Now back to Jenna. Over time, researchers on the island noticed that fewer bird species were occurring on the island. There are now less species on the island than would be expected based on the amount of available habitat. Therefore, Jenna’s first thesis chapter looks at which bird species went extinct on BCI after the construction of PC and why these losses occurred. She found that small, ground-dwelling, insectivore species were the group to disappear first. Jenna determined that this group was lost because BCI has started to “dry out”, ecologically speaking, since the construction of PC. This is because after the PC was built, the rainforest on BCI was subjected to more exposure from the sun and wind, and over time BCI’s rainforest has no longer been able to retain as much moisture as it used to. Therefore, many of the bird species that like shady, cool, wet areas weren’t able to persist once the rainforest started becoming more dry and consequently disappeared from BCI.
Another chapter of Jenna’s thesis considers on a broader scale what drives bird communities to be how they are along the entire PC, and what Jenna found was that urbanization is the number one factor that affects the structure and occurrence of bird communities there. The thing that makes Jenna’s research and findings even more impactful is that we have very little information on what happens to bird communities in tropical climates under urbanization pressure. This phenomenon is well-studied in temperate climates, however a gap exists in the tropics, which Jenna’s work is aiming to fill (or at least a portion of it). In temperate cities, urban forests tend to look the same and accommodate the same bird communities. For example, urban forest A in Corvallis will have pigeons, house sparrows, and starlings, and this community of birds will also be found in urban forest B, C, D, etc. Interestingly, Jenna’s research revealed that this trend was not the case in Panama. She found that bird communities within forest patches that were surrounded by urban areas were significantly different to one another. She believes that this finding is driven by the habitat that each area may provide to the birds.
Jenna has loved birds her entire life. To prove to you just how much she loves birds, on her bike ride to the pre-interview with us, she stopped on the road to smash walnuts for crows to eat. Surprisingly though, Jenna didn’t start to follow her passion for birds as a career until her senior year of her undergraduate degree. The realization occurred while she was in London to study abroad for her interior design program at George Washington University in D.C. where on every walk to school in the morning she would excitedly be pointing out European bird species to her friends and classmates, while they all excitedly talked about interior design. It was seeing this passion among her peers for interior design that made her realize that interior design wasn’t the passion she should be pursuing (in fact, she realized it wasn’t a passion at all), but that birds were the thing that excited her the most. After completely changing her degree track, picking up an honor’s thesis project in collaboration with the Smithsonian National Zoo on Kori bustard’s behavior, an internship at the Klamath Bird Observatory after graduating, Jenna started her Master’s degree here at OSU with her current PhD advisor, Doug Robinson in 2012. Now in her final term of her PhD, Jenna hopes to go into non-profit work, something at the intersection of bird research and conservation, and public relations and citizen science. But until then, Jenna will be sitting in her office (which houses a large collection of bird memorabilia including a few taxidermized birds) and working towards tying all her research together into a thesis.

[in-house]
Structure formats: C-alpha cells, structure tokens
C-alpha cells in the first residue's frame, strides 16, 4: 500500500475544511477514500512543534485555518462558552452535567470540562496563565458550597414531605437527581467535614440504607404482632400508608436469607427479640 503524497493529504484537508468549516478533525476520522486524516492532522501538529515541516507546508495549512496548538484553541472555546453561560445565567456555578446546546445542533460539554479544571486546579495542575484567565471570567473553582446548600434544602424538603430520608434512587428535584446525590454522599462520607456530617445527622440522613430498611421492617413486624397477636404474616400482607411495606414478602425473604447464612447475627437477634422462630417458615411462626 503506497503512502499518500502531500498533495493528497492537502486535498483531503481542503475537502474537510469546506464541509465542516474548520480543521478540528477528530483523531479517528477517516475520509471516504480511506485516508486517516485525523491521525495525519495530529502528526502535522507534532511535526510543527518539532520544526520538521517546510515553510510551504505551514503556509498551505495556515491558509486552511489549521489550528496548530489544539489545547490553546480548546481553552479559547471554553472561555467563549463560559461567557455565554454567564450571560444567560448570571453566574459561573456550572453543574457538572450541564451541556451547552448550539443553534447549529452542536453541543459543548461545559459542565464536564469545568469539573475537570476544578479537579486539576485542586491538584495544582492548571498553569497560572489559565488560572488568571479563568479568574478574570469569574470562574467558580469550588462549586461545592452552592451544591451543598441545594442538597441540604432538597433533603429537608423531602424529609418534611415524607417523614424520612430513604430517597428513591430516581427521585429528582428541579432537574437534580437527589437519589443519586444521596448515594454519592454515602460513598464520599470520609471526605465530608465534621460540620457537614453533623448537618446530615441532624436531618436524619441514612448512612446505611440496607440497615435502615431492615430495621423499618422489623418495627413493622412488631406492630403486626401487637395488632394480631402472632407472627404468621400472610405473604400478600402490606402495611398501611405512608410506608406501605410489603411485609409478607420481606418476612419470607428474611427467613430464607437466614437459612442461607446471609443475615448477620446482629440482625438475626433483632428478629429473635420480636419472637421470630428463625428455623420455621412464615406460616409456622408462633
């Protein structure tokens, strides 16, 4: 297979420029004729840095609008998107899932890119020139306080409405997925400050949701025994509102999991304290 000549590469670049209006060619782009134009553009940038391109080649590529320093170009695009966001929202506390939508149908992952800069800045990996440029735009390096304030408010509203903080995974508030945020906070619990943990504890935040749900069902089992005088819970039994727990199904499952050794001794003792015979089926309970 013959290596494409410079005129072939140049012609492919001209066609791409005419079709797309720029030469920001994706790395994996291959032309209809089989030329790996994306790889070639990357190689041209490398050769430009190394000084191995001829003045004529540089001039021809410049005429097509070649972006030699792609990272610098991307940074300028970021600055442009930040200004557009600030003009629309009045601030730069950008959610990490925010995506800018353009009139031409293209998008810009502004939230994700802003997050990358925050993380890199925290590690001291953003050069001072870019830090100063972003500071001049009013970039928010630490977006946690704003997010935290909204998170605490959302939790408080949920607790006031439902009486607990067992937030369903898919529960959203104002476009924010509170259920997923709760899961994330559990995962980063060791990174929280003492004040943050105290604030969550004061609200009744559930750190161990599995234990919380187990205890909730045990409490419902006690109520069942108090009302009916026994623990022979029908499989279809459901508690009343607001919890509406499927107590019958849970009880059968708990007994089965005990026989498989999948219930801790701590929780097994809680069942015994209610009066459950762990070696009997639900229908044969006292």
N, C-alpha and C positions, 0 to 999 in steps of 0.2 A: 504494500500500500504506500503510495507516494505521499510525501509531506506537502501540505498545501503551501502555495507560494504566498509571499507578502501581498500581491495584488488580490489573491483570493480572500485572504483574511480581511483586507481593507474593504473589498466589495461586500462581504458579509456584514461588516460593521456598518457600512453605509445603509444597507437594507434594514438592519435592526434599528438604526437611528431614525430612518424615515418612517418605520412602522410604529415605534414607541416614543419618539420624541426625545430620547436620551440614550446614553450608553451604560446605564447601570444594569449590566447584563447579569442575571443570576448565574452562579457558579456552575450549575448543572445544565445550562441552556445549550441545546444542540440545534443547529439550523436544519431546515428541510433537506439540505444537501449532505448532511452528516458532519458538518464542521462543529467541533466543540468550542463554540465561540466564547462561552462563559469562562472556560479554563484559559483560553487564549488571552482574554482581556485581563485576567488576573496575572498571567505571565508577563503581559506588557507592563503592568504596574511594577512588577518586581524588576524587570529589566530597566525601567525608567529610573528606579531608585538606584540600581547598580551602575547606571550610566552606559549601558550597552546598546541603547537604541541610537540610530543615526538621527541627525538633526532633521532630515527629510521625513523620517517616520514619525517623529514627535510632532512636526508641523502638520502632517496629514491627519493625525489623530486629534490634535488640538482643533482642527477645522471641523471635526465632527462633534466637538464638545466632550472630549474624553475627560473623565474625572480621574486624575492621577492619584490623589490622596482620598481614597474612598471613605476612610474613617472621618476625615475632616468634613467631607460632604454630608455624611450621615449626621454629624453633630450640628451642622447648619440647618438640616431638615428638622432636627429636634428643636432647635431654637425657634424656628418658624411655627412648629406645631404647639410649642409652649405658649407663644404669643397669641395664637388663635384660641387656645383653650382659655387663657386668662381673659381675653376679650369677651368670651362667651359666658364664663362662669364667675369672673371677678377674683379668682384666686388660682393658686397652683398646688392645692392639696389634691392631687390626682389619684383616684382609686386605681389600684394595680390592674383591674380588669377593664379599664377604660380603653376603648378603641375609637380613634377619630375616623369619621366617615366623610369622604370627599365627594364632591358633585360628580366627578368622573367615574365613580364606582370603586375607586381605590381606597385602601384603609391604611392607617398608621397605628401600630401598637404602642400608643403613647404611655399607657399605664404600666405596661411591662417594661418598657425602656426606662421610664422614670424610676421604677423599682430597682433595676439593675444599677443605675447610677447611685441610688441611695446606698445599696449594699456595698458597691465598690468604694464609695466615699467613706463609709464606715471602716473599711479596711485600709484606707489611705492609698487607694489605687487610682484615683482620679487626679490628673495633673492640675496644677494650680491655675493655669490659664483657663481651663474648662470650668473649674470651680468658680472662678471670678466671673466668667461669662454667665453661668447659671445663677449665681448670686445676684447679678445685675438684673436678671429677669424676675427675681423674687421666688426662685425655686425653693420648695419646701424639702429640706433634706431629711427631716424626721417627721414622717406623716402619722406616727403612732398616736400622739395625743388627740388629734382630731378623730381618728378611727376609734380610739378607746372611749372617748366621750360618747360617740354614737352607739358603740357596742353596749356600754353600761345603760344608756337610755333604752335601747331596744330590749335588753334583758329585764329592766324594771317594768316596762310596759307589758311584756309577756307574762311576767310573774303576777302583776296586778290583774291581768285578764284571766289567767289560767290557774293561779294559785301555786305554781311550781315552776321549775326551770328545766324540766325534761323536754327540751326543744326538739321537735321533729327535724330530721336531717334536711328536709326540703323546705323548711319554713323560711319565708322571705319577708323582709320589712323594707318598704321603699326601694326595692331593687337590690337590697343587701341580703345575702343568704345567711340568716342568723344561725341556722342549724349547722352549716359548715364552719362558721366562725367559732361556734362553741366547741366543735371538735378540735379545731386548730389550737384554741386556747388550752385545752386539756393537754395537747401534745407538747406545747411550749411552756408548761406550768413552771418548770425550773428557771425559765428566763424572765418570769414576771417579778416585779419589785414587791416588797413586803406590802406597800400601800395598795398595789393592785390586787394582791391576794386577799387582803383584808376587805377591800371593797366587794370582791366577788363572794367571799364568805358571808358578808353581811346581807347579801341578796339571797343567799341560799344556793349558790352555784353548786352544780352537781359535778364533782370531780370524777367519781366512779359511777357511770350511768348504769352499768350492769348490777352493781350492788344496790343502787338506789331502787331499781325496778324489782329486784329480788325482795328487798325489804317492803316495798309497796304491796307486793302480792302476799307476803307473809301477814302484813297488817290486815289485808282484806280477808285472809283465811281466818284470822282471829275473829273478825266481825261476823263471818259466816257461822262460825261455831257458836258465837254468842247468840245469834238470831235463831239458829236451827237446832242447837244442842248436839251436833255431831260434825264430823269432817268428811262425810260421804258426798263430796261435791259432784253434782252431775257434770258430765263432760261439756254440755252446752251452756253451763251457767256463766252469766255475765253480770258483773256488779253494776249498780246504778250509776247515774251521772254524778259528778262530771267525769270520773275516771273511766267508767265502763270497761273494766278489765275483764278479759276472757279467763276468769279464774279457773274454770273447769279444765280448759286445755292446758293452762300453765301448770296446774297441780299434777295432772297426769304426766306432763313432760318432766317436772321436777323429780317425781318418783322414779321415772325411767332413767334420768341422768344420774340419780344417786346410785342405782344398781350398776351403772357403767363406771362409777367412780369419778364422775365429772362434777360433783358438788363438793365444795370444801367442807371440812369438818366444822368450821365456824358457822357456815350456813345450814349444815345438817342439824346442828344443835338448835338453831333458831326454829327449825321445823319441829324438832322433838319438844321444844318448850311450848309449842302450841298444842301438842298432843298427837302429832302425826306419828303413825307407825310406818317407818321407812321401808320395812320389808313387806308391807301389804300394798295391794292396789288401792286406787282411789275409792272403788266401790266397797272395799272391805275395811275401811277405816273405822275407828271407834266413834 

Your eye lenses host one of the highest concentrated proteins in your entire body. The protein under investigation is called crystallin and the investigator is called Heather Forsythe.
Heather is a 4th year PhD candidate working with Dr. Elisar Barbar in the Department of Biochemistry and Biophysics. The Barbar lab conducts work in structural biology and biophysics. Specifically, they are trying to understand molecular processes that dictate protein networks involving disordered proteins and disordered protein regions. To do this work, the lab uses a technique called nuclear magnetic resonance (NMR). NMR is essentially the same technology as an MRI, the big difference being the scale at which these two technologies measure. MRIs are for big things (like a human body) whereas NMR instruments are for tiny things (like the bonds between amino acids which are the building blocks of proteins). Heather employed OSU’s NMR facility (which has an 800 megahertz magnet and is on the higher end of the NMR magnetic field strength range) to investigate what the eye lens protein crystallin has to do with cataracts.
Your eye completely forms before birth, and the lens of the eye that helps us see is made of a protein called crystallin. This protein is essential to the structure and function of the eye, but it cannot be regenerated by the body so whatever you have at birth is all you will ever have. However, in the eye lens of someone affected by cataracts, the crystallin proteins become unfolded and then aggregate together. They stack on top of each other in a way that they are not supposed to. A person with cataracts will suffer from blurry vision, almost like you’re looking through a frosty or fogged-up window. While the surgery to fix cataracts (which basically takes out the old lens and puts in a new, artificial one) is pretty straight-forward and not very invasive, it isn’t easily accessible or affordable to a lot of people all over the world. Cataracts is attributed to causing ~50% of blindness worldwide, likely due to the fact that not everyone is able to take advantage of the simple surgery to fix it. Therefore, understanding the molecular, atomic basis of how cataracts happens could result in more accessible treatments (say a type of eye drop) for it worldwide.